I’ve been interested instead of learning how to help my children solve their problems when I’m not around. I’m learning this takes a lot more hands-on interaction than I want sometimes (particularly when I have company, or am at someone else’s house), but I think it will pay off later. Not too long ago I talked about how I really want to avoid the referee mentality where I merely issue judgments and consequences for interpersonal conflict. To be sure, sometimes referees are necessary, and it’s not in itself a bad thing, but I really want to help them solve their own problems biblically when possible. As an aside, I think this is one advantage of keeping my children interacting with other children in a more controlled environment (when I’m nearby) rather than sending my children to preschool “for the socialization.”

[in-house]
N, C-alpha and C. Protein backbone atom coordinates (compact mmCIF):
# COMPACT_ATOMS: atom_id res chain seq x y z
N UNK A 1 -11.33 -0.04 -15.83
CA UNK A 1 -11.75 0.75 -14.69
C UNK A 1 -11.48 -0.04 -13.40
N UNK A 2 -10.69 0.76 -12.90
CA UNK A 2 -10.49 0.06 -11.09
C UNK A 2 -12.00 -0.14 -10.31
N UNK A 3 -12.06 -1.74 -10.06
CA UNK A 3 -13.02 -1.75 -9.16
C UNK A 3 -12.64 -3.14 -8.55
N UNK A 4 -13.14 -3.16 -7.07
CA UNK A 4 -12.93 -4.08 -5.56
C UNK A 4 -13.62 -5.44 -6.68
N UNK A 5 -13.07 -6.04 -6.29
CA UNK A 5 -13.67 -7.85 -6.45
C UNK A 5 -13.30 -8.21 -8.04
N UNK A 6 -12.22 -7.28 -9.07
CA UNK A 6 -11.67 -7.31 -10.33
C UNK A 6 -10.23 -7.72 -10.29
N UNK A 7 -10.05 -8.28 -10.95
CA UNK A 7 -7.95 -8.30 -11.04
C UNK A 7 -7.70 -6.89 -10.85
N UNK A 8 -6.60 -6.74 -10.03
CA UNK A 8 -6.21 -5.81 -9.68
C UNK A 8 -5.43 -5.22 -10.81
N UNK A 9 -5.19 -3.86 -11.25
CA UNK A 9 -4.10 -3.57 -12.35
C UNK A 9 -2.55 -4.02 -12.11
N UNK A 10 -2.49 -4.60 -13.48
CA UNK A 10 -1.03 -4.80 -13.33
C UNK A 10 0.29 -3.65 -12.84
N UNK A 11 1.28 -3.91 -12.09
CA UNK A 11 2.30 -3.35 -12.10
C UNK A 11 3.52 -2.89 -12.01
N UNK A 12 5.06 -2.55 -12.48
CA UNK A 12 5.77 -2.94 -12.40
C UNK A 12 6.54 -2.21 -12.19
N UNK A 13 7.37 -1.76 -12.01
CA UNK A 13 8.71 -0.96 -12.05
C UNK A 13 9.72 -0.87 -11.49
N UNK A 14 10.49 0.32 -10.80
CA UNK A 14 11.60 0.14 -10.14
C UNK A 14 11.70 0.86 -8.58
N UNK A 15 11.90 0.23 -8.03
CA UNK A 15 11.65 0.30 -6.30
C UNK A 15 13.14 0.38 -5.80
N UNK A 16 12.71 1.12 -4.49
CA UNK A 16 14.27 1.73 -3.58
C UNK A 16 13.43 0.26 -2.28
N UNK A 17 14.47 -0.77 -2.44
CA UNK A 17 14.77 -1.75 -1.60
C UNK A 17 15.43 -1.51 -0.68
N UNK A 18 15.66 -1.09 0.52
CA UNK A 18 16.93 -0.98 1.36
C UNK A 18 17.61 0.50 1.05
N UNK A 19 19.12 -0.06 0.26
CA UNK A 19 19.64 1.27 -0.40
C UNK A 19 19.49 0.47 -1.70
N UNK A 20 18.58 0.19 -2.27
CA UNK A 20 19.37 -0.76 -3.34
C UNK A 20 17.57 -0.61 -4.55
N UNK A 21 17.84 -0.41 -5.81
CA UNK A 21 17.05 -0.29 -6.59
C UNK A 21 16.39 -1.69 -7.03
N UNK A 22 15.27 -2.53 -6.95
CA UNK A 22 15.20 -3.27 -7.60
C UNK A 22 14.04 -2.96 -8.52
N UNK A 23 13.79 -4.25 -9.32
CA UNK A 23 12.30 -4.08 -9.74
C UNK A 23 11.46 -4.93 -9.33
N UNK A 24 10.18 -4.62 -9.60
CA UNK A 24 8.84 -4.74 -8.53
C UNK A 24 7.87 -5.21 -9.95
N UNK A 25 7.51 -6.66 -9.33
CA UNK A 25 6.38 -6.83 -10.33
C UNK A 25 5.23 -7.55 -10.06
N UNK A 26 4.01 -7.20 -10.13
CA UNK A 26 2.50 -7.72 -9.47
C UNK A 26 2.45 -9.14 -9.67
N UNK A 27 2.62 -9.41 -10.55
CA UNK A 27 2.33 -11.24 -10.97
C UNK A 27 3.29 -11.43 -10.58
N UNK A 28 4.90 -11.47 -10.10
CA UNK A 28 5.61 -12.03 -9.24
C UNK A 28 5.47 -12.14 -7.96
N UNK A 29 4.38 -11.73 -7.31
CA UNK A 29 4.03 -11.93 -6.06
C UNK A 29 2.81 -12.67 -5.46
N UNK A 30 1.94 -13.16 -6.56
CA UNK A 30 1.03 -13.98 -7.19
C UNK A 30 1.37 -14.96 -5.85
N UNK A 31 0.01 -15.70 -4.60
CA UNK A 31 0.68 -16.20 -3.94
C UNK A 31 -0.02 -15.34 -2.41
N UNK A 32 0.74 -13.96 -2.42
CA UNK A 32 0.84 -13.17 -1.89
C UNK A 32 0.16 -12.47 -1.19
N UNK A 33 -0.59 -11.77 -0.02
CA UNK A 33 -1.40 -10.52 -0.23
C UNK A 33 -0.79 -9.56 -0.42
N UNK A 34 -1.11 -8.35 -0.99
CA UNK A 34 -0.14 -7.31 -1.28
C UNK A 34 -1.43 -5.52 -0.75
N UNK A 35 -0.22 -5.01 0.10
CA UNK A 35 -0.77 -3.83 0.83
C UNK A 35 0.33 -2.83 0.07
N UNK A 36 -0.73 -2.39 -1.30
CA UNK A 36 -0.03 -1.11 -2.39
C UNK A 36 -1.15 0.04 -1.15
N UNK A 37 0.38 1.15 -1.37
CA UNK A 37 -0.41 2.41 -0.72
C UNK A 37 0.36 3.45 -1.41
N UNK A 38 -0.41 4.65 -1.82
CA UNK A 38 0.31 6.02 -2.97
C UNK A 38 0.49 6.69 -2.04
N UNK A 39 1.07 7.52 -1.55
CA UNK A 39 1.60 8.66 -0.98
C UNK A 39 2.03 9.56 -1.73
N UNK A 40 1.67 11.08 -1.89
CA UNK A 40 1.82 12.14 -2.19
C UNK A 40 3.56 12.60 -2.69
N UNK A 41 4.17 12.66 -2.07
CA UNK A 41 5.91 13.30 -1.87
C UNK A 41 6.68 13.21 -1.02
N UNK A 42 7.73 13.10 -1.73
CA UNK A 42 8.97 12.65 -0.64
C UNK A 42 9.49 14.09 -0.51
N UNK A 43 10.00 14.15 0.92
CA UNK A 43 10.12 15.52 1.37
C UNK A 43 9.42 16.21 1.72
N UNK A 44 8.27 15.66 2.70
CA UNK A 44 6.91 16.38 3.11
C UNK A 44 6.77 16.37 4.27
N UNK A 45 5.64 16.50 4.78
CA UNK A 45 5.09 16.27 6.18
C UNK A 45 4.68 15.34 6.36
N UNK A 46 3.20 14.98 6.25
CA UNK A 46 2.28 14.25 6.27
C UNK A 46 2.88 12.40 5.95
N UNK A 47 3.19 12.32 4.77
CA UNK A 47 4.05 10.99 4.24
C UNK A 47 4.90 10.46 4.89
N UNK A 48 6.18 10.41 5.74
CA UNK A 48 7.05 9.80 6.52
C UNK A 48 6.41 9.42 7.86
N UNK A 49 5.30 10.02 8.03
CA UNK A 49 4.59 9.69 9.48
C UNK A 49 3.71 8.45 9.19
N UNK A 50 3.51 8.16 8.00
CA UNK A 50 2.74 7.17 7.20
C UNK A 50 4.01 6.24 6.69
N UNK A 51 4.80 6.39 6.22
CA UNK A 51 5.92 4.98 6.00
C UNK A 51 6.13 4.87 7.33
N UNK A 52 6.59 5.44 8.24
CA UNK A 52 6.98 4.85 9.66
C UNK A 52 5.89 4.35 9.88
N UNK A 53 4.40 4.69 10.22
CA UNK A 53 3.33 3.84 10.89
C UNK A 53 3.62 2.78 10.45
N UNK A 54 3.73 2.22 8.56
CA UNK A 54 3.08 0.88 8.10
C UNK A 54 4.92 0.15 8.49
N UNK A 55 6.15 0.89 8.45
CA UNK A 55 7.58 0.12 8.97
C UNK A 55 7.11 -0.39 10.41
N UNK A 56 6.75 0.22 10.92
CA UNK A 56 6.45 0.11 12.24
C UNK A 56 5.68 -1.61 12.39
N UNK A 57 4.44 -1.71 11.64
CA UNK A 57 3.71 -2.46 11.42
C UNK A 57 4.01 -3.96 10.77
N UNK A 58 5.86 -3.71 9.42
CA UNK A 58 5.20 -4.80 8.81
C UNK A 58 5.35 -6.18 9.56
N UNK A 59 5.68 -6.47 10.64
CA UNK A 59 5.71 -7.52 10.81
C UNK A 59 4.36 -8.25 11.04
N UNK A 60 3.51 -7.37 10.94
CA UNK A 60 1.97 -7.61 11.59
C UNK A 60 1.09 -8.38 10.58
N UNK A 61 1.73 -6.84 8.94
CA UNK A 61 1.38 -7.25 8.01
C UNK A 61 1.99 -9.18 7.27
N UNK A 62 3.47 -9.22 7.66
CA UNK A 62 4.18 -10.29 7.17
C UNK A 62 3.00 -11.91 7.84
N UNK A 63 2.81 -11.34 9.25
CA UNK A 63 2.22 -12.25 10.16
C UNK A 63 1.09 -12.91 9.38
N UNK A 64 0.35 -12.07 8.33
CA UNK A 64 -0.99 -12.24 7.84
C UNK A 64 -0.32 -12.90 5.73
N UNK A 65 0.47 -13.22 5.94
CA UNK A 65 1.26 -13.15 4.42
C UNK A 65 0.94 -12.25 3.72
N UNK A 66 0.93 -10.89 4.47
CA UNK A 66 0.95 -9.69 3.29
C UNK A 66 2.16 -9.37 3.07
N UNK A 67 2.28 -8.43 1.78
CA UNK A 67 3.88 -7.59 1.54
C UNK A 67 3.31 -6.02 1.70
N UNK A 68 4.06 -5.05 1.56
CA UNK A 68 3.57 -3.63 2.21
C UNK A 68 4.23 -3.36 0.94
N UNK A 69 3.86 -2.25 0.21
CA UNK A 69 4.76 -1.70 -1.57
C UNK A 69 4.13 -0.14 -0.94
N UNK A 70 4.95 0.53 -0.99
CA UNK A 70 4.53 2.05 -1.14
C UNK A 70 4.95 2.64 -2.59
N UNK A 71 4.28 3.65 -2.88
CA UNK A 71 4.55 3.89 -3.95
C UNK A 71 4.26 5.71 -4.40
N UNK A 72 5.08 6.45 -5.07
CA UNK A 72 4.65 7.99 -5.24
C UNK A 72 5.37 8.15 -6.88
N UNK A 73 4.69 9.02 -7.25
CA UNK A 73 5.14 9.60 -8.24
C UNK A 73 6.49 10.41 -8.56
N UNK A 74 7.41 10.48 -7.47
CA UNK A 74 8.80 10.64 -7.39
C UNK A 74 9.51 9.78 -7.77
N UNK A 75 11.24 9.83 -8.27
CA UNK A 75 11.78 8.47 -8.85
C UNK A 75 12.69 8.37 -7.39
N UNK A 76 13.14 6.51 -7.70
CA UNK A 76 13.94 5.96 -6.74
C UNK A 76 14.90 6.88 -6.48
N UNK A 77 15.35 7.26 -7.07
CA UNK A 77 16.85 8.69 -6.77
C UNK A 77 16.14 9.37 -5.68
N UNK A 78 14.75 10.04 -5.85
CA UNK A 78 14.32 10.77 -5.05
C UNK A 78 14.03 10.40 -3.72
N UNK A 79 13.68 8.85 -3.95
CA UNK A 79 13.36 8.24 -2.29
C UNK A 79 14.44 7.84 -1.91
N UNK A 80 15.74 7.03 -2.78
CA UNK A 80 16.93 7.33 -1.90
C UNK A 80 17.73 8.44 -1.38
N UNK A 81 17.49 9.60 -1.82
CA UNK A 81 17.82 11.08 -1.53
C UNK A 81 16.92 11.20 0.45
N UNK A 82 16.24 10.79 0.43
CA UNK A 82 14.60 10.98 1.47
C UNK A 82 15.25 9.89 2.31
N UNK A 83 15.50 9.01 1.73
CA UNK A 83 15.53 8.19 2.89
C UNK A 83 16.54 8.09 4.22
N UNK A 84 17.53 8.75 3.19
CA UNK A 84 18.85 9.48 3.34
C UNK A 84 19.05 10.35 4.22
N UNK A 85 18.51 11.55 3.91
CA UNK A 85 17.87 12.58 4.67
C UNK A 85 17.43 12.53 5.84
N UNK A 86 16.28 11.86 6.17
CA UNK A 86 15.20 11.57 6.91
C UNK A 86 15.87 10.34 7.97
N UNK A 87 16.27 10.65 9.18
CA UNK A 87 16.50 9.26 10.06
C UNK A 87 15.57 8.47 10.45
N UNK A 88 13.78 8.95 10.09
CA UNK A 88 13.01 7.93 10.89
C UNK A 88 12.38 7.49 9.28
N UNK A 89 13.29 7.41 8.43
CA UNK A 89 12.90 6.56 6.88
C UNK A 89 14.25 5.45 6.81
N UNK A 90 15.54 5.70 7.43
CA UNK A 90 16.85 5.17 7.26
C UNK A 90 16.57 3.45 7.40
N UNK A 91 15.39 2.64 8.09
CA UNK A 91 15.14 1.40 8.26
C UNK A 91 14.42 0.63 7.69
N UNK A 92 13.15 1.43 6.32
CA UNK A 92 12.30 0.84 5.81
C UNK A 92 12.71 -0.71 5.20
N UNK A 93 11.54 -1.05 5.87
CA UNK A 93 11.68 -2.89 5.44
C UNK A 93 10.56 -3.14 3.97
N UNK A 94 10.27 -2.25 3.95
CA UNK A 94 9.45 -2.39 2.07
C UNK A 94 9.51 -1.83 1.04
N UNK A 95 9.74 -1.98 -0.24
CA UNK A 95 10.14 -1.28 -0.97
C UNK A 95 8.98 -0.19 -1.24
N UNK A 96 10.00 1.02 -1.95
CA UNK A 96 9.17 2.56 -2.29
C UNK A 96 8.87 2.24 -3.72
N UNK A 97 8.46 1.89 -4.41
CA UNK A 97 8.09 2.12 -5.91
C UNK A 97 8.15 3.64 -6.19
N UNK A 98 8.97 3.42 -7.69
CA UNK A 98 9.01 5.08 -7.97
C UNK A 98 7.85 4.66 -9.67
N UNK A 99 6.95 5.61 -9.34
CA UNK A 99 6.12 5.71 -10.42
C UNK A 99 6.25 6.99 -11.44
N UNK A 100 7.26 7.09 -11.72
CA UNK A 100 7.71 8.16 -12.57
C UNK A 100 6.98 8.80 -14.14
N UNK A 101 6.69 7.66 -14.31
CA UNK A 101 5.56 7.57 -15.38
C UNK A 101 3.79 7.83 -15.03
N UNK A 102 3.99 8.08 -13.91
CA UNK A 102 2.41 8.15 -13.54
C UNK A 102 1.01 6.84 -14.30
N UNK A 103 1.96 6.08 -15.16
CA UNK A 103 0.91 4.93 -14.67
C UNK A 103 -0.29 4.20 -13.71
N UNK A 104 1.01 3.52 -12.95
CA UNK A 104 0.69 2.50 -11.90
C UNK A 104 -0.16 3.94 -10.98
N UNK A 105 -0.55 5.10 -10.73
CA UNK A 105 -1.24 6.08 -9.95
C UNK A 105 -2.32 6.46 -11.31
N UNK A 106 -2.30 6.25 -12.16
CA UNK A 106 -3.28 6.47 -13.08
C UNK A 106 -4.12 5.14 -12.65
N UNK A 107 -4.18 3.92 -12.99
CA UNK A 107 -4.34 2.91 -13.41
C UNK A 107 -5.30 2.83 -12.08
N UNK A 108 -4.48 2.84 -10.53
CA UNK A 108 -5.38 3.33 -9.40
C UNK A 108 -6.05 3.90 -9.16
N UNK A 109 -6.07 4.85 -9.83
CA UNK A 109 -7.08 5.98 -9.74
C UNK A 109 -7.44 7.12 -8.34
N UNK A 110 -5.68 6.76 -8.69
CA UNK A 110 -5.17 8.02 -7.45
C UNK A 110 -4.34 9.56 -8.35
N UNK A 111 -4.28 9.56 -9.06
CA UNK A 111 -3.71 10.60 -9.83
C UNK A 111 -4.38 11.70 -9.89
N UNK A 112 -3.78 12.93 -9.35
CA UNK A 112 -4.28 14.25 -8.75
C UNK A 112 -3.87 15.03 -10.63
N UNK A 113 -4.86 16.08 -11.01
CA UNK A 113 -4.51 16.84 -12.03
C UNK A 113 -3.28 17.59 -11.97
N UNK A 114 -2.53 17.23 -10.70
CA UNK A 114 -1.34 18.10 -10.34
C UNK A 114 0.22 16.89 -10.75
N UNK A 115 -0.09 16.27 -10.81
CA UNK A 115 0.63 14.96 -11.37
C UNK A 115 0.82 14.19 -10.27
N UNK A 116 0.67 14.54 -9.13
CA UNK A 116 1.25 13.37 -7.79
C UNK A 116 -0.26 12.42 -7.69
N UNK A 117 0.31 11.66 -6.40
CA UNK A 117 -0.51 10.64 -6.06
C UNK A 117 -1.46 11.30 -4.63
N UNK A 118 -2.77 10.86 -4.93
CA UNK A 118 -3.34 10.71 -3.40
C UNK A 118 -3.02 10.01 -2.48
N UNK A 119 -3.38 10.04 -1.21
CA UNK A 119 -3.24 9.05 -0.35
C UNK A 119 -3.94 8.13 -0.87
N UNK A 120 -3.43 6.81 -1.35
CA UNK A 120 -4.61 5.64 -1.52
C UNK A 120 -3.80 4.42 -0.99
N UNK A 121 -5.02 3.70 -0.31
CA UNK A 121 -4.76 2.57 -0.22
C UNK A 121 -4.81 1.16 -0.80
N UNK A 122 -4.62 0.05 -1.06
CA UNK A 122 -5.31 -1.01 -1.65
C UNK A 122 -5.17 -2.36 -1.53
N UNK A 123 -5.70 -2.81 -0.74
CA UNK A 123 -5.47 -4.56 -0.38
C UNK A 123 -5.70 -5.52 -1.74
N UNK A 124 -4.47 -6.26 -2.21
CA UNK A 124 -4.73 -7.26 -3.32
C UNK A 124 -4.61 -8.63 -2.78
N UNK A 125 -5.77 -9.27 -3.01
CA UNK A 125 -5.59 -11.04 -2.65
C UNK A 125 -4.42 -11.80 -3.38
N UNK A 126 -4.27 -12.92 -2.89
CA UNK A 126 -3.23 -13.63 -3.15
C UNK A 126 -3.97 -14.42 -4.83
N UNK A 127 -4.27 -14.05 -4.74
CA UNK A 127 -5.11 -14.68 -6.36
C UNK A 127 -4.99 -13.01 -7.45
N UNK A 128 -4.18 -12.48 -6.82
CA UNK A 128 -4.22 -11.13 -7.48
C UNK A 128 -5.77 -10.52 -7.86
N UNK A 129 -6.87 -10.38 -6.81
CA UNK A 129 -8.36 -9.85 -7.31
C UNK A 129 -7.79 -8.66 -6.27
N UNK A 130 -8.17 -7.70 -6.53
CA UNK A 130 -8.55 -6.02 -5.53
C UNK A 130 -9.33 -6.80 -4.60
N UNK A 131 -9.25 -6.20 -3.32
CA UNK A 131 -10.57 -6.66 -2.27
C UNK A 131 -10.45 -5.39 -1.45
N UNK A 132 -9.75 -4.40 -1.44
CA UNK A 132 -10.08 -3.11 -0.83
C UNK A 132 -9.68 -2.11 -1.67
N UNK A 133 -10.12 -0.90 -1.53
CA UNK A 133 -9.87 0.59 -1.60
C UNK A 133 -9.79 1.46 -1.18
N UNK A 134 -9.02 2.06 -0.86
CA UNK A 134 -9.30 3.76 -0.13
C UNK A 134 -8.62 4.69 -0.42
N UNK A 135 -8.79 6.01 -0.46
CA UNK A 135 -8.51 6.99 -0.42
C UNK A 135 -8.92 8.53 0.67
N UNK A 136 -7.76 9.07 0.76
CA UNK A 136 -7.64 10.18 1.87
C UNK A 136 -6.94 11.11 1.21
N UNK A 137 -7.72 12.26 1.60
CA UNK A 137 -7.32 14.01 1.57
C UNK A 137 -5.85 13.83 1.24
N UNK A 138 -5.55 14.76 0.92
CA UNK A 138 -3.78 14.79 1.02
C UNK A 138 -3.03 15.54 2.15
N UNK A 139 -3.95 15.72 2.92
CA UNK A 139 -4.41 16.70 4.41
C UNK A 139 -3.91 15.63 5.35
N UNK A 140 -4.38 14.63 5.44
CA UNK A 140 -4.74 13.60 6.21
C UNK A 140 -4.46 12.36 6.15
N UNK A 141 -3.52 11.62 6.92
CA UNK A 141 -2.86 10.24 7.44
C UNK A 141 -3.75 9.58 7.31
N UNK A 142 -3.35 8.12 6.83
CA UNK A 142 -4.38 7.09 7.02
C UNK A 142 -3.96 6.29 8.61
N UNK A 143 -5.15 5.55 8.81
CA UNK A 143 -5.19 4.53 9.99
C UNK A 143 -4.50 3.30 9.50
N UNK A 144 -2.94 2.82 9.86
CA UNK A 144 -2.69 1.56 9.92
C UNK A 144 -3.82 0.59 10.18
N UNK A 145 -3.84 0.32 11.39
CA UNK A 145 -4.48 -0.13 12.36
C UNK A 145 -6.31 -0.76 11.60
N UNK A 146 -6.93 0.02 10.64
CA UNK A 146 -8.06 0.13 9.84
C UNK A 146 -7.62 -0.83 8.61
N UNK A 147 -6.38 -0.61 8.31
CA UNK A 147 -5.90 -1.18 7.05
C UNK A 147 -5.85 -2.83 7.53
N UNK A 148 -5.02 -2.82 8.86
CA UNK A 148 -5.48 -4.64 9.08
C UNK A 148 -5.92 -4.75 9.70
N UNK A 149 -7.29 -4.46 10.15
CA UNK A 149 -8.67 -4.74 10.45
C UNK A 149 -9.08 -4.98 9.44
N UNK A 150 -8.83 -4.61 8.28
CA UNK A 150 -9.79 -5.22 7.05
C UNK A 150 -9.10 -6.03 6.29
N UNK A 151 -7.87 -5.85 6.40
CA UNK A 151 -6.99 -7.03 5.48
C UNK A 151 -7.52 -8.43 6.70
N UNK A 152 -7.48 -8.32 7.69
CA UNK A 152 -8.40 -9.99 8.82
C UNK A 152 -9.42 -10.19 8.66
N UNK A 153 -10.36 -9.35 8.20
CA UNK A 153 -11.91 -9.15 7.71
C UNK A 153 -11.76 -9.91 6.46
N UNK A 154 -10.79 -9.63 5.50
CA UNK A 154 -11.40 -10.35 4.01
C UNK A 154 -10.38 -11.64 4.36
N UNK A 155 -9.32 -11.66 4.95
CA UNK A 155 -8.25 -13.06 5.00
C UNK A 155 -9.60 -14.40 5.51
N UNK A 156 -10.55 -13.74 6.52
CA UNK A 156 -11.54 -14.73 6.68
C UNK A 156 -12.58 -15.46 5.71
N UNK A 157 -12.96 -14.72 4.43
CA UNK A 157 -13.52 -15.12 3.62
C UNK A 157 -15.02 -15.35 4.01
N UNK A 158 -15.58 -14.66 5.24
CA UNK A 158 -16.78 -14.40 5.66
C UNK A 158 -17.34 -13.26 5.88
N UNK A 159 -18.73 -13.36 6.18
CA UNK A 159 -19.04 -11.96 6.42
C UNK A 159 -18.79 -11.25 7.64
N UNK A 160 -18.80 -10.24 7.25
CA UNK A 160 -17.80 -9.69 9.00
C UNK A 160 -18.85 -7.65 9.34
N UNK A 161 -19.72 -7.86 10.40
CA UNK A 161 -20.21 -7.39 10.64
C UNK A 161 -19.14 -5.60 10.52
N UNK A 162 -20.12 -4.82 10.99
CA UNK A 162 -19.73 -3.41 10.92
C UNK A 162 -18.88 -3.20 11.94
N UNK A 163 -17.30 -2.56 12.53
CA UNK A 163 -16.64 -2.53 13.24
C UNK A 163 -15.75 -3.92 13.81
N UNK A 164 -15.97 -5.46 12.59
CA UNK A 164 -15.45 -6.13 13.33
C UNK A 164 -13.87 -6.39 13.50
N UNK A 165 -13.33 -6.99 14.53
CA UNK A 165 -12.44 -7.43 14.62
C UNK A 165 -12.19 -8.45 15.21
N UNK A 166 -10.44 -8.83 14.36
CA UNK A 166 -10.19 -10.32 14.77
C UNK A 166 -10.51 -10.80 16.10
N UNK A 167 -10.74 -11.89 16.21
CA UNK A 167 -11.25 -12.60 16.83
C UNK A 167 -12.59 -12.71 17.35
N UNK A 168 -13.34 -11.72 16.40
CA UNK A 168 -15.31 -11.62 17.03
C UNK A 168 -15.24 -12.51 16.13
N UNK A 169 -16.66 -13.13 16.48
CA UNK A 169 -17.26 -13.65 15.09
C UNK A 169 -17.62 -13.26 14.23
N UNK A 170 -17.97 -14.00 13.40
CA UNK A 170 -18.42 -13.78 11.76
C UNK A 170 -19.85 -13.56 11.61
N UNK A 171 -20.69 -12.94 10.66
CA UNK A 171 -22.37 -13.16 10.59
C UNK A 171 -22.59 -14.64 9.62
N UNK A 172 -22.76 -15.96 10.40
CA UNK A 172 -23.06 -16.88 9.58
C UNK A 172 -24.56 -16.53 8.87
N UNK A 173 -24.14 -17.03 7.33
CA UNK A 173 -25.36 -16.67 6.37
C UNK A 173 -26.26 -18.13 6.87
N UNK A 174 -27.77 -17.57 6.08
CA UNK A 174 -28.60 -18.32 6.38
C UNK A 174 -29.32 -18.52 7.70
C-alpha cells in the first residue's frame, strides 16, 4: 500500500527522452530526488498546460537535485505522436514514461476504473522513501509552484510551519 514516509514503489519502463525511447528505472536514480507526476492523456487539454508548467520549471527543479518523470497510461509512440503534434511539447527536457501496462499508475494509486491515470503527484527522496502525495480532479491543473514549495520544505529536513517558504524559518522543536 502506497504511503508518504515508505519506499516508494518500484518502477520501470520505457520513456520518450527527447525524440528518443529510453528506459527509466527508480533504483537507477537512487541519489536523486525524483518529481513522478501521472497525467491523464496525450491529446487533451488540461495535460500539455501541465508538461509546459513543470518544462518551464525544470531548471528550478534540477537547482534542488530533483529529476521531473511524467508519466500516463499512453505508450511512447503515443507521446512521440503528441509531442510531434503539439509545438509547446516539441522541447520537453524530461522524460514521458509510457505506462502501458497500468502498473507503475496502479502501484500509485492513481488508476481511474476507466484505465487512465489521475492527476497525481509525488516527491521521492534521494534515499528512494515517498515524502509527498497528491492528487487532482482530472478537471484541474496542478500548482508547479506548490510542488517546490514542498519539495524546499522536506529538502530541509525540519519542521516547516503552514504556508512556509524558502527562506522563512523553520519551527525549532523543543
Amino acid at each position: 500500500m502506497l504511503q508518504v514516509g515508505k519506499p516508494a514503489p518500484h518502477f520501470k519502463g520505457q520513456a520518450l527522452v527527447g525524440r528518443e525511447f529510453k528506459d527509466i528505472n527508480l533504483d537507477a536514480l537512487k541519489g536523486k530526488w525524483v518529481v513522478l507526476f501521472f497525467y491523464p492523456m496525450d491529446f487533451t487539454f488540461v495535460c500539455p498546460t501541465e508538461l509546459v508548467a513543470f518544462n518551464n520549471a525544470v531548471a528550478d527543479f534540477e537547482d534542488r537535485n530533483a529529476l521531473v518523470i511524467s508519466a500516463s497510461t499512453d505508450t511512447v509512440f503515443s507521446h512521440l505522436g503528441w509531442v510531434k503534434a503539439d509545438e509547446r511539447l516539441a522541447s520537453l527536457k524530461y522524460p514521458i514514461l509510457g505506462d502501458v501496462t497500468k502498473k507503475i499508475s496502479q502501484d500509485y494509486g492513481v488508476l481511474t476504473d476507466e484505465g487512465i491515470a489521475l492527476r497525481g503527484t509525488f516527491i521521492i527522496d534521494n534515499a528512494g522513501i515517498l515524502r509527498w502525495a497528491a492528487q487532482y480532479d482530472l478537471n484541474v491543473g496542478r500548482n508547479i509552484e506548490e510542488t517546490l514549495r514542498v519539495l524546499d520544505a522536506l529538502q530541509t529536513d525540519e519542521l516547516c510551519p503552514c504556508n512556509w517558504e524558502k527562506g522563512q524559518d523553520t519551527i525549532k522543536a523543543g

- David’s challenge is to treat others like he wants to be treated.
- Bethel’s challenge is actually asking for the behavior to stop.
If I correct David for treating Bethel unkindly, I’m rewarding Bethel for screaming/ crying to get him to stop. But if I address Bethel’s failure to ask David to stop, then David gets the idea that being unkind is okay, as long as you stop when the other person says so. I need wisdom, don’t I?! This reminds me of the sometimes confusing Proverb:
Answer not a fool according to his folly, lest thou also be like unto him.
Answer a fool according to his folly, lest he be wise in his own conceit. (Proverbs 26:4-5)
I think Solomon is giving us an example of how wisdomÂ works rather than giving cryptically opposing advice. He appears to imply that we need discernment to know who and when to correct. We need to be aware of the possible consequences of our response, and weigh them carefully before making a decision what to do. Guess I need to do the same thing. Perhaps I can address both wrongs when I intervene, perhaps I can alternate who gets the lesson. I’m going to pray right now for wisdom and discernment for today.